How To Deter? How To Retaliate?
That's not to say that no one in government had thought about the prospect of a cyberwar. In his May 2009 speech on cybersecurity, President Obama described U.S. computer networks as a "strategic national asset" and promised to "deter, prevent, detect and defend against" cyberattacks.
Secretary of State Hillary Clinton followed up that pledge in a speech in February 2010. "States, terrorists, and those who would act as their proxies, must know that the United States will protect our networks," she said.
However, Clinton did not explain what the government would do to protect those networks. A cyberstrike would come at the speed of light. Such an attack could not be stopped in midair, the way an incoming ballistic missile might be. Experts say the key to an effective cyberdefense is to establish an effective deterrent, so that countries would be dissuaded from attacking in the first place.
During the Cold War, when the United States faced the threat of a nuclear attack, U.S. administrations made clear that any strike would prompt an all-out retaliation. As a result, no one dared to make the first move.
To deter a cyberattack, however, is far more difficult. One of the gravest challenges is what experts call the "attribution problem." U.S. defense and intelligence agencies would likely have a hard time determining precisely where an attack came from and to whom it could be attributed.
In the "Cyber Shockwave" simulation, the U.S. players first concluded that the attack originated from a server in Irkutsk, Russia. But John McLaughlin, a top CIA official playing the role of CIA director in the simulation, interrupted the White House meeting to announce that his "analysts" had told him they could not confirm that the cyberattack actually came from Irkutsk.
"In fact, the prevailing theory is that these servers in Irkutsk may be only a hopping point for an attack that could be coming from somewhere else," McLaughlin said during the simulation. "We just don't know at this point."
If anything, the attribution problem is growing more complicated. Cyberwarriors can now hijack computers in other countries, working remotely through them, hopping from server to server. Because it's so hard to trace the attack to a perpetrator, direct retaliation may be impossible.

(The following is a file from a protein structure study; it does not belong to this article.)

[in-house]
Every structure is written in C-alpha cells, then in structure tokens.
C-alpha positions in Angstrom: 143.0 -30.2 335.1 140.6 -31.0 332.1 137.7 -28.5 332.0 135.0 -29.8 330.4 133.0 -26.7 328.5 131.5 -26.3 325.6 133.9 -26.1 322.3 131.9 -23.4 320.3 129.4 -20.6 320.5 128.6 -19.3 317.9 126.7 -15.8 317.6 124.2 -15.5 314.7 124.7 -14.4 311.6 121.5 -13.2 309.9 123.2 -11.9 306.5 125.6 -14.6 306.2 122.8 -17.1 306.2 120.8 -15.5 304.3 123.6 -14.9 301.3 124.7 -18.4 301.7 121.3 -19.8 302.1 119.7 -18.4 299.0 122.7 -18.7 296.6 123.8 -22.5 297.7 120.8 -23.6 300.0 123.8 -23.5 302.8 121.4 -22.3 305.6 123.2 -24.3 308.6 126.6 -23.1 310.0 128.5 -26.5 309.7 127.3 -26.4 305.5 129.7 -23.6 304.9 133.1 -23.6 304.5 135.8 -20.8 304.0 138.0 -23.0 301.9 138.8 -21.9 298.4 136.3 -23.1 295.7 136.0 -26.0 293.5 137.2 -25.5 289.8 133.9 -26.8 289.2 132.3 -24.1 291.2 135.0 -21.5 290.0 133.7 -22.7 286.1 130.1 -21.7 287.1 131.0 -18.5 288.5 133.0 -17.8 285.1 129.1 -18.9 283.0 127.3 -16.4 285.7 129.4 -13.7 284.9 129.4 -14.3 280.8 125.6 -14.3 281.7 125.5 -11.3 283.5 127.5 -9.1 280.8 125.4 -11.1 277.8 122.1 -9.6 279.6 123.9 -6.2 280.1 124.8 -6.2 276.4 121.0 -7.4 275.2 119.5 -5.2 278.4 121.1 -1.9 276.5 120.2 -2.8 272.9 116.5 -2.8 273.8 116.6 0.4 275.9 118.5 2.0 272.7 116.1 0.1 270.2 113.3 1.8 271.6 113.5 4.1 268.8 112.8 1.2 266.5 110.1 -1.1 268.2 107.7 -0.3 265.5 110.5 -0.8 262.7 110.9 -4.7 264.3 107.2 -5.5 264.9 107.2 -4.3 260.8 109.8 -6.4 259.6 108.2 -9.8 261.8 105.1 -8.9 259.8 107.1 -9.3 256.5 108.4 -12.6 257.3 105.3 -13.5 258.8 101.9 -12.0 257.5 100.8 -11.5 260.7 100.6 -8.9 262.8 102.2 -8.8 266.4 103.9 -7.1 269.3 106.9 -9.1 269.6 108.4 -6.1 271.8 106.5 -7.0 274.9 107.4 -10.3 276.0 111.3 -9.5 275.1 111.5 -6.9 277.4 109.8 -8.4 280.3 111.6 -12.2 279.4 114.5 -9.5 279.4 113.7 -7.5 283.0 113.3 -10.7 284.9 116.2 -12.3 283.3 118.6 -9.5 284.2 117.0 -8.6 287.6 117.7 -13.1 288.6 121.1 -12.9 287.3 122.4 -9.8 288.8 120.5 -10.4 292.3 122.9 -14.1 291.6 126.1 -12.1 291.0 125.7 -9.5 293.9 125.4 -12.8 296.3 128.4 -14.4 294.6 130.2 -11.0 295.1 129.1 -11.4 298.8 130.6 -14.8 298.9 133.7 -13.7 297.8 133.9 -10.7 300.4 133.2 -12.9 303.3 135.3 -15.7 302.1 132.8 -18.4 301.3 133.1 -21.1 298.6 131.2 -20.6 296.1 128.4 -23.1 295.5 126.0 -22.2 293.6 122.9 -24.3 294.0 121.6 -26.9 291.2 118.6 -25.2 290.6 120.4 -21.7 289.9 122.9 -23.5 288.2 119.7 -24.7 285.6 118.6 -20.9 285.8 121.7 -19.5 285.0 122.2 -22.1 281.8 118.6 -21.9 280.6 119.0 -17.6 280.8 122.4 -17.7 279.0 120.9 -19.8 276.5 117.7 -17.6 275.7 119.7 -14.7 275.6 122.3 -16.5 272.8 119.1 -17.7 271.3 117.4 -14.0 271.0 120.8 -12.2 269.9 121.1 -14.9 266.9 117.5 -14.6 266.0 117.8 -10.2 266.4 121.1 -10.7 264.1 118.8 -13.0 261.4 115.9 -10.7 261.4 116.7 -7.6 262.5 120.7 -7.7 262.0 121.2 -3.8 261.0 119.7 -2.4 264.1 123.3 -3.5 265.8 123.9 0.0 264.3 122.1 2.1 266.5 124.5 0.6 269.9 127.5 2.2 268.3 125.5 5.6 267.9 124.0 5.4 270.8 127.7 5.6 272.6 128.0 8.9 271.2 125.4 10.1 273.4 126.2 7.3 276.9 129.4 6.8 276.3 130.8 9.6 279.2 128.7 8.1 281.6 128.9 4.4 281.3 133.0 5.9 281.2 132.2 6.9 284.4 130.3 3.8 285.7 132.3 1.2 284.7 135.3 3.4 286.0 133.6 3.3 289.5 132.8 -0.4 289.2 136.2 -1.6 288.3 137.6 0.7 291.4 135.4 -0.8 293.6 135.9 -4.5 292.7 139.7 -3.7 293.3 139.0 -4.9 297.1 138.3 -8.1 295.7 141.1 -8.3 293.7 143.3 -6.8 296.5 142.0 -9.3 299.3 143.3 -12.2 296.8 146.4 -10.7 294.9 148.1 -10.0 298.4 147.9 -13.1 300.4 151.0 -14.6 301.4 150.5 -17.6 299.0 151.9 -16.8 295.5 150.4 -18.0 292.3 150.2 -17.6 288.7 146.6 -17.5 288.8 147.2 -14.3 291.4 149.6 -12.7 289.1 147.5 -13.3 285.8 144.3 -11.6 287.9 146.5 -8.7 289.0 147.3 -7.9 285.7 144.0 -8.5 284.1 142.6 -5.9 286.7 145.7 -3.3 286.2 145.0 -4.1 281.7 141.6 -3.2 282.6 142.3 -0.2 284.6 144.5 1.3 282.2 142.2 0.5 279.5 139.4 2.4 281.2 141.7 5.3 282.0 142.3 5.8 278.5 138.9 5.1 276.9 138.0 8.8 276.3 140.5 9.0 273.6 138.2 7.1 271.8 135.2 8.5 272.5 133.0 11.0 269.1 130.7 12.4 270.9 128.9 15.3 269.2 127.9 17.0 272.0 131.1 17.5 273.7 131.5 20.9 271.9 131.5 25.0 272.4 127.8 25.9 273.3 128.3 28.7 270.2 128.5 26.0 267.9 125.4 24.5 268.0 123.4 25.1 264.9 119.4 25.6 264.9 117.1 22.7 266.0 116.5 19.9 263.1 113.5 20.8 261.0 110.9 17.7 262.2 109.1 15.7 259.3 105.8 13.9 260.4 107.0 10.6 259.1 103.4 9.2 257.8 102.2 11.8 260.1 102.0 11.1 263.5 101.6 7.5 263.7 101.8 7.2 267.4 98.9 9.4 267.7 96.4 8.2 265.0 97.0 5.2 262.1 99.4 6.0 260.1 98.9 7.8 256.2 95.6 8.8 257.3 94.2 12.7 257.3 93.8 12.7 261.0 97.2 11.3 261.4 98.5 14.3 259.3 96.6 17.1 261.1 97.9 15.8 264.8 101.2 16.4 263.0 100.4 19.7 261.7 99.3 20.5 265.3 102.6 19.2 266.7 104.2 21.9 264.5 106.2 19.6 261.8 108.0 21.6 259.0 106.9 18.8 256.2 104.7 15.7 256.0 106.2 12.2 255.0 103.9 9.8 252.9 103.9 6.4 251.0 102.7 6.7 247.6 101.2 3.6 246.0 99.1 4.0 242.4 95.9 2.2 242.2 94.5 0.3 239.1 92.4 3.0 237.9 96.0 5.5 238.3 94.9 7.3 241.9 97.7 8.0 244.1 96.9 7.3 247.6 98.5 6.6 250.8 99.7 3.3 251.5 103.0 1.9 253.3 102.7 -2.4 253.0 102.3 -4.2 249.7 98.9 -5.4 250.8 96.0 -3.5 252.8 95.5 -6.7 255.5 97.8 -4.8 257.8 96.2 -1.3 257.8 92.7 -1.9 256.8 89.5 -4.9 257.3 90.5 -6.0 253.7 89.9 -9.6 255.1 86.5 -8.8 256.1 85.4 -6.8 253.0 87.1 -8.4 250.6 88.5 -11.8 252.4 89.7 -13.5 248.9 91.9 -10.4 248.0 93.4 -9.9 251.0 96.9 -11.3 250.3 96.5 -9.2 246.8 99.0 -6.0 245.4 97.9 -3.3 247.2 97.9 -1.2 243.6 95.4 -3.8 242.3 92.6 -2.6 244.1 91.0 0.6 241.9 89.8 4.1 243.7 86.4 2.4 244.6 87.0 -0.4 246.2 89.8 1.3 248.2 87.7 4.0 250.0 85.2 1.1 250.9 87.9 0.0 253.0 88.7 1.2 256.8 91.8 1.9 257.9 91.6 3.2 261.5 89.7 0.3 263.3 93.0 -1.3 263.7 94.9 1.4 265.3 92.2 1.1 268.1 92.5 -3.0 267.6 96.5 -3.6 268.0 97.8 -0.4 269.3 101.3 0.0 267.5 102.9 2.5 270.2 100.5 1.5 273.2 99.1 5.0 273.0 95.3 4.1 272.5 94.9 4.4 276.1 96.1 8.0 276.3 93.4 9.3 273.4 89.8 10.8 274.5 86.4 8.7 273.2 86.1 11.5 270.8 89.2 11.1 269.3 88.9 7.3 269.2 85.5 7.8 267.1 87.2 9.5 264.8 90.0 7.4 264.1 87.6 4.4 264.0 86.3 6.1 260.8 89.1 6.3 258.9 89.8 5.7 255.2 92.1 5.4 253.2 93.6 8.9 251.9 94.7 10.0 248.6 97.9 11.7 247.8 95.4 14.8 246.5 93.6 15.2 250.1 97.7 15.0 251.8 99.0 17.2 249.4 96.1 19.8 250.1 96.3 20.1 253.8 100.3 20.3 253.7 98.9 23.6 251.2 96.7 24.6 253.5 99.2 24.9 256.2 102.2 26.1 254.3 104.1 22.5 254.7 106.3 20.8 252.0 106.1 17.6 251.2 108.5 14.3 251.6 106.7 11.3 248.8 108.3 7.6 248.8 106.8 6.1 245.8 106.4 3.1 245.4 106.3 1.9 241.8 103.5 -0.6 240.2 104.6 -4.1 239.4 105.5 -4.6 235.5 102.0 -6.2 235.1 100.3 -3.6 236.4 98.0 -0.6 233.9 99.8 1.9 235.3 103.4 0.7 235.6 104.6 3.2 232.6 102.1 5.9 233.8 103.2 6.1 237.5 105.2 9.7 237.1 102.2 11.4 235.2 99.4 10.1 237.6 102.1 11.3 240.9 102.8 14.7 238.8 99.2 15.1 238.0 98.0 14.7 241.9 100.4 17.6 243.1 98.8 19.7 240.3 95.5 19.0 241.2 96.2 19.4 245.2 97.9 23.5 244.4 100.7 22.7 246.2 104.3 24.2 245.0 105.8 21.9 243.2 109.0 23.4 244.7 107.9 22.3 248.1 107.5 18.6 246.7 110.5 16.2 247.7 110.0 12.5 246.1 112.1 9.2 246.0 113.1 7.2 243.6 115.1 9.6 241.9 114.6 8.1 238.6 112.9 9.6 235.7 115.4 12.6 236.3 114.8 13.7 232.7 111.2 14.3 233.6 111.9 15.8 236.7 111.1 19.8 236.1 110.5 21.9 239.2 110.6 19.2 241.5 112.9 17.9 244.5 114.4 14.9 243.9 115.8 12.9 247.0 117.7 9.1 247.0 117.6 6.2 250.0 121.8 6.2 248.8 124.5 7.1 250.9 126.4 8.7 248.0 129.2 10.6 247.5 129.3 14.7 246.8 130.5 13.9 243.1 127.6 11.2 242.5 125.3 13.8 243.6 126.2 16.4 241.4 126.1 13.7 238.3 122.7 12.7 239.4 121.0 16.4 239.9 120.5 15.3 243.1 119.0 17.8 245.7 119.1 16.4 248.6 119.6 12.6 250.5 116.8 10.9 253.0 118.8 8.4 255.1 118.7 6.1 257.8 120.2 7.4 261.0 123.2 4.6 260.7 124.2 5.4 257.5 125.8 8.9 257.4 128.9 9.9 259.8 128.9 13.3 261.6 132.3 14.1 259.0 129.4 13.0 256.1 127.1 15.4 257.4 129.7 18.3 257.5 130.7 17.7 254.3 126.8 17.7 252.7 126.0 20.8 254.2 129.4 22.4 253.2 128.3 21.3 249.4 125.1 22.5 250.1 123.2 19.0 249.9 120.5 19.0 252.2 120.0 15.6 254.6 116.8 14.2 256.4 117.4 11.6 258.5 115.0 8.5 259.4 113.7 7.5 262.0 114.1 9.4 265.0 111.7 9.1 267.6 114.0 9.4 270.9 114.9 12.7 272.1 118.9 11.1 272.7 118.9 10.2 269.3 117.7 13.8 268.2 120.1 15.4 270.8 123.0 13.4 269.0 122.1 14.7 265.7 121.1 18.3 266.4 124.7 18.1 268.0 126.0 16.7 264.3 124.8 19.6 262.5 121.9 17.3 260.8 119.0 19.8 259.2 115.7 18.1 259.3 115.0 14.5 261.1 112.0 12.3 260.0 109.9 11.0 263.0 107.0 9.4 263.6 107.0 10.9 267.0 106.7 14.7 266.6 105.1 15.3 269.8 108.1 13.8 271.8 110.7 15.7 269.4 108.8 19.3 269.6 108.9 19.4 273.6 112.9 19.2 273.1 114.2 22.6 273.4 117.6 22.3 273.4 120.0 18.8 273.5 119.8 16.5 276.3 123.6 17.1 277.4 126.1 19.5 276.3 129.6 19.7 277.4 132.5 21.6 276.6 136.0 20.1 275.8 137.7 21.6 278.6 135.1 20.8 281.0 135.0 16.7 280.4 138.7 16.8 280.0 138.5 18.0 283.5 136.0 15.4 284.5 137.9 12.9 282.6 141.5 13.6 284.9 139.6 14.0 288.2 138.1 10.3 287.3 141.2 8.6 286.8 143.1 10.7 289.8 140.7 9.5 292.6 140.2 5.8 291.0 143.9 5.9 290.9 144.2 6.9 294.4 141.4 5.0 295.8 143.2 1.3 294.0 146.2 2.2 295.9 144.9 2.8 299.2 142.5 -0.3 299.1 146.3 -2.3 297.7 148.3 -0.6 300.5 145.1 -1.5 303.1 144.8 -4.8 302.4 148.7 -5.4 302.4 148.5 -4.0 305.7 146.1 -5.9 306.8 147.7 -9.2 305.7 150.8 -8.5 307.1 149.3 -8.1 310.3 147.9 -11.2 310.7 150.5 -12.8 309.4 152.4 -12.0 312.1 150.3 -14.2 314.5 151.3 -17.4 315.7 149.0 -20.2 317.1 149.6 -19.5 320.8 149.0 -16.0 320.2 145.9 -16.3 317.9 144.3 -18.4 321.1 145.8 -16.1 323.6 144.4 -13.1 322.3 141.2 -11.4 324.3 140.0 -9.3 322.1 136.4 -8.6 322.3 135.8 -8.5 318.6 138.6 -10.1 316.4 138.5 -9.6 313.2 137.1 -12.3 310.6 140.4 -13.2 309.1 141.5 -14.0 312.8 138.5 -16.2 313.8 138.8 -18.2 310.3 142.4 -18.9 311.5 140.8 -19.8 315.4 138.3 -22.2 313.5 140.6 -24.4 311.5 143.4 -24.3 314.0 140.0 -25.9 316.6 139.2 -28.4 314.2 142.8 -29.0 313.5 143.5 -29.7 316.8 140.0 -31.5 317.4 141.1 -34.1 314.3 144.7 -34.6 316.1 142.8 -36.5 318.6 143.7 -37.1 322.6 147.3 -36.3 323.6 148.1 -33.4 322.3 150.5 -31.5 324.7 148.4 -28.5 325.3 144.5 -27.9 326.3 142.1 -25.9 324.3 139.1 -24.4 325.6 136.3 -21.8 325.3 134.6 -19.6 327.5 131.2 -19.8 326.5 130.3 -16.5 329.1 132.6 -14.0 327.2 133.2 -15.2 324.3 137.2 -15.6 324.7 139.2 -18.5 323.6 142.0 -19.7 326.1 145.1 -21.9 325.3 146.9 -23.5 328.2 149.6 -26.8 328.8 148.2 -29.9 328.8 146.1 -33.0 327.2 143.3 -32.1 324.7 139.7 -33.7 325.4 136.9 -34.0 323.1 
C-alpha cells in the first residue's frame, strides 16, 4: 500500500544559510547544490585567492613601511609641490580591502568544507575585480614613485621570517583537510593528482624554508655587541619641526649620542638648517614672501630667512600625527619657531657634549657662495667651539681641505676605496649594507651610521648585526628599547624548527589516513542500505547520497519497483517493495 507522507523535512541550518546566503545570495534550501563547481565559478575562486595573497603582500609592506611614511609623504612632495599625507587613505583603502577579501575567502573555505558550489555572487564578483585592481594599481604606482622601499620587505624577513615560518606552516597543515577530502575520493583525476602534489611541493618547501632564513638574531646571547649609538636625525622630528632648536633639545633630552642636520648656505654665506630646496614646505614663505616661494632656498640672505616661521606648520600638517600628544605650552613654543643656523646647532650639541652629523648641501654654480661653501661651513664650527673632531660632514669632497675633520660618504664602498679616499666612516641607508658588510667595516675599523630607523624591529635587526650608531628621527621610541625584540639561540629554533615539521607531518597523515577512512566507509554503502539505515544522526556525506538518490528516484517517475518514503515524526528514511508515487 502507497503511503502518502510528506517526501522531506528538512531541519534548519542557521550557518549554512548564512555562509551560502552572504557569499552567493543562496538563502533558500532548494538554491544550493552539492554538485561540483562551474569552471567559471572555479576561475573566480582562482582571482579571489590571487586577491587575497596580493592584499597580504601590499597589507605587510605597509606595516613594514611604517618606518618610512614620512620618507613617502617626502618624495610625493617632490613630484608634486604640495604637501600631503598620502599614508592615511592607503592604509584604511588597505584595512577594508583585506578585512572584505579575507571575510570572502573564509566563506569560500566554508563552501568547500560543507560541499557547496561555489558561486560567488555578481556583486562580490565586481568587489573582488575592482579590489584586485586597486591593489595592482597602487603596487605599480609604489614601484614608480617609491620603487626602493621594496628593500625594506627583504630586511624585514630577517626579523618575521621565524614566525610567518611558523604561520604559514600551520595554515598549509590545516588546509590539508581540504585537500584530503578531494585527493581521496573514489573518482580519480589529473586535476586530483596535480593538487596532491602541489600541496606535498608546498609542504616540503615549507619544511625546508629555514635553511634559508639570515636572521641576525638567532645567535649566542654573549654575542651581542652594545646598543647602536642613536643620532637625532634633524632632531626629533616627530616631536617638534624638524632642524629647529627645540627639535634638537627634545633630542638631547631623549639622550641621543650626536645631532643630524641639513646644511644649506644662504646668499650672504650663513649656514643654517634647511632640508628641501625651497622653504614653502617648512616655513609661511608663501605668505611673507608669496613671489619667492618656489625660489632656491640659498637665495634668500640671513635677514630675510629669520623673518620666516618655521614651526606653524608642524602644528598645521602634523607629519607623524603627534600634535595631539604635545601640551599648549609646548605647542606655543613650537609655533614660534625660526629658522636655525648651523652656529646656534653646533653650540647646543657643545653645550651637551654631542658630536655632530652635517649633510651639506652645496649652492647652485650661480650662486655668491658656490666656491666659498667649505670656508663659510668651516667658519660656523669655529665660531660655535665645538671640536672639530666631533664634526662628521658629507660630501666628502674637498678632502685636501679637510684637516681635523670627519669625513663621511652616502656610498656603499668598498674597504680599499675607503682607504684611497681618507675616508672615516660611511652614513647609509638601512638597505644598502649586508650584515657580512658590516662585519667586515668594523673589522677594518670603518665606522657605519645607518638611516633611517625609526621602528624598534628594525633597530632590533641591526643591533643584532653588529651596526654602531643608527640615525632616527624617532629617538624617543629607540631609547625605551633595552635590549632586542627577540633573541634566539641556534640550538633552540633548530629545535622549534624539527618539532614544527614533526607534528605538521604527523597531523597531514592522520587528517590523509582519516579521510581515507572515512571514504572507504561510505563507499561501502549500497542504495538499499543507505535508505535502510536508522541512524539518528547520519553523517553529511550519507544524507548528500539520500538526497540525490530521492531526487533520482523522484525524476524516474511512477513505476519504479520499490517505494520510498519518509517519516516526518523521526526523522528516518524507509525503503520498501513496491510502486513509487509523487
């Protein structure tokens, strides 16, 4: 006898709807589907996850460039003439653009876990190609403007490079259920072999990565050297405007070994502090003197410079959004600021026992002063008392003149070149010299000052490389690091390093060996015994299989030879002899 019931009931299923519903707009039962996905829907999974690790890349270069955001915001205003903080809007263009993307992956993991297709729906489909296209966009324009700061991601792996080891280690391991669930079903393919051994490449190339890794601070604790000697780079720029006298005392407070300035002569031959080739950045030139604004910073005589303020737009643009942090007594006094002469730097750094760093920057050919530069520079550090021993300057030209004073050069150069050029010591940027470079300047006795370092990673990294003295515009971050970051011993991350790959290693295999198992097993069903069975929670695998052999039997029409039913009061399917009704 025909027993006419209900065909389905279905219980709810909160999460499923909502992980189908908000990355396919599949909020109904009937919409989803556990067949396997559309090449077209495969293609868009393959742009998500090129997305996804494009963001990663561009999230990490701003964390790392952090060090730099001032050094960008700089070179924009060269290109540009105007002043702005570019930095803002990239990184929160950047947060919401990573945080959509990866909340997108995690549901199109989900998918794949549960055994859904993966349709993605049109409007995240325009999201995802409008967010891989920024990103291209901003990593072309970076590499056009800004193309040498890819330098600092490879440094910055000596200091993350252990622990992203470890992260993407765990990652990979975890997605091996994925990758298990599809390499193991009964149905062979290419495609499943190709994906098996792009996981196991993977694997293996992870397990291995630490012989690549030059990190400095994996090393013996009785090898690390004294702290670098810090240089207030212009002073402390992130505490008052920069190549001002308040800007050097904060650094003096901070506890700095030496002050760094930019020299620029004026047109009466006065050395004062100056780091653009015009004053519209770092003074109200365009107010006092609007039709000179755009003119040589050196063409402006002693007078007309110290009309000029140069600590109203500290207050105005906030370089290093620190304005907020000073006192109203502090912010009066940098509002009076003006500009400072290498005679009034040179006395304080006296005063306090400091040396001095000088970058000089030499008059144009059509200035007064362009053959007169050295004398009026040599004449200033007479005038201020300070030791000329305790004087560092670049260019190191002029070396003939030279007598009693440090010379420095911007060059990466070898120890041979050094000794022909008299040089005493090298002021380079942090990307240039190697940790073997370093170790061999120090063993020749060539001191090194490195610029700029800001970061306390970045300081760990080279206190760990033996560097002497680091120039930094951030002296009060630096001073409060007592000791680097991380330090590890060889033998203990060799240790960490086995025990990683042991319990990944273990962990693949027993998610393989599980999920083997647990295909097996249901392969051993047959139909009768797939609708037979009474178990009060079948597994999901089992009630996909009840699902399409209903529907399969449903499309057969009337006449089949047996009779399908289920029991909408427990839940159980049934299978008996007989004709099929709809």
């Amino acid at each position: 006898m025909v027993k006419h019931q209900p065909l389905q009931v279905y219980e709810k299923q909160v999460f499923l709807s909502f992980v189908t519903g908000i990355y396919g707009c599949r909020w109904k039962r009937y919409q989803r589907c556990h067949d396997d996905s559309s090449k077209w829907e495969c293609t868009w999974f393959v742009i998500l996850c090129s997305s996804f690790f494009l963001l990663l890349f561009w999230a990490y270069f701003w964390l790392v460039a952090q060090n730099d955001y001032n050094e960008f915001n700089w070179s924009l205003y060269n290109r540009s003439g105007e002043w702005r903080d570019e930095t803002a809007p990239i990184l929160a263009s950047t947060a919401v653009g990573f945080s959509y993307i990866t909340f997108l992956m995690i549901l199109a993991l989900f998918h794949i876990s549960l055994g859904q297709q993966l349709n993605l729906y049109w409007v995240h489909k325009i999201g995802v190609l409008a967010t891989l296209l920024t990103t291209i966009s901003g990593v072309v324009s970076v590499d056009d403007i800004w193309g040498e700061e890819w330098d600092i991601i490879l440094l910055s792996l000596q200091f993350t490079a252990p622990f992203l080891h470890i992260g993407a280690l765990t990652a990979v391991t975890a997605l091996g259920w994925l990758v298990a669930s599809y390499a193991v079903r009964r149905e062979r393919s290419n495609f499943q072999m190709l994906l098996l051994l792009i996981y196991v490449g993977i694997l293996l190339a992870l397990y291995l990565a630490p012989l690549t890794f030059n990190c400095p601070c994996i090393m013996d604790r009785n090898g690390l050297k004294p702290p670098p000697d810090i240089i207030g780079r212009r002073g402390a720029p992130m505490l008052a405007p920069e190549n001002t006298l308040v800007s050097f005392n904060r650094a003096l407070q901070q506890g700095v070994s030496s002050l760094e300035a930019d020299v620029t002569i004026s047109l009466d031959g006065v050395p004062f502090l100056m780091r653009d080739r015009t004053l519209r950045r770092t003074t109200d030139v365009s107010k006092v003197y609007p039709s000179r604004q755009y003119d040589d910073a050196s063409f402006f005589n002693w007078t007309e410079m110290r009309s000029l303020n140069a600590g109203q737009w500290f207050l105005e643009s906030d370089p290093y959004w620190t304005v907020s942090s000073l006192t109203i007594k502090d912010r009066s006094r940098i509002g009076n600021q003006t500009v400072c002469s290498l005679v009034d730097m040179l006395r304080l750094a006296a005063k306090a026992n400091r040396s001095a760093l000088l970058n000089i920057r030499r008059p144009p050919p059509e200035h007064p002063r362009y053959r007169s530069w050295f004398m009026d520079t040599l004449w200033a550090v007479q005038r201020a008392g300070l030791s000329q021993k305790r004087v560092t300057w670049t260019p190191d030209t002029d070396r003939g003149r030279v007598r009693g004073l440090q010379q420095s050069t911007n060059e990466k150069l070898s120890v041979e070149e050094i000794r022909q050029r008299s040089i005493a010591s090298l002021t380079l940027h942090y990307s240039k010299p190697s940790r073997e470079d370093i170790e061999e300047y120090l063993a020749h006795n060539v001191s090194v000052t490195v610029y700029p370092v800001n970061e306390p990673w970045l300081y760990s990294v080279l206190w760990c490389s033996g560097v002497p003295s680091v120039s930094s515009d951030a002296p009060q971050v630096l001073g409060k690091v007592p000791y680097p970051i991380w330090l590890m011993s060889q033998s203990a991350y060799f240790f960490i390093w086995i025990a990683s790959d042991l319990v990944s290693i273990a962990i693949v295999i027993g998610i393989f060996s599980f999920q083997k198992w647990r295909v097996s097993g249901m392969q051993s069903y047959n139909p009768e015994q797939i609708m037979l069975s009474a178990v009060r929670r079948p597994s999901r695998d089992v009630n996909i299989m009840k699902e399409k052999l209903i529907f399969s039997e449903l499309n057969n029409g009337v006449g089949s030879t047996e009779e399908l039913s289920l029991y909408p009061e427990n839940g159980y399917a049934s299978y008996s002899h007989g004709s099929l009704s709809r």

A Losing Battle
Cyberwarfare is an entirely new phenomenon, and for all its efforts to develop an offensive cybercapability, the U.S. military has yet to resolve some basic questions, such as when it would be justifiable to strike first, and how to prepare for an attack without aggravating international tensions.
"We're probably doing things on lots of networks around the world to get ready for cyberwar," says Clarke, "and yet we do not have a military strategy that has been shared with the Congress or the public. And I suspect we don't really have a military strategy at all."
For a country whose economy operates largely in cyberspace and whose military pioneered Net-centric warfare, this is a serious failing.
Lewis likes to cite the German military leaders 70 years ago who took pride in their ability to encrypt radio communication through their Enigma machines. What they did not realize, Lewis says, was that U.S. allies had cracked the Enigma code and were intercepting all those "secret" German messages.
"Unfortunately, today we've reversed the roles," says Lewis of the Center for Strategic and International Studies. "We're the people sitting there fat, dumb and happy, thinking we're getting all this advantage from our network and not realizing that our opponents are sitting in it and reaping all the benefits."
He adds, "I see this as possibly one of the gravest intelligence battles the U.S. has ever fought, and it's a battle we're currently losing."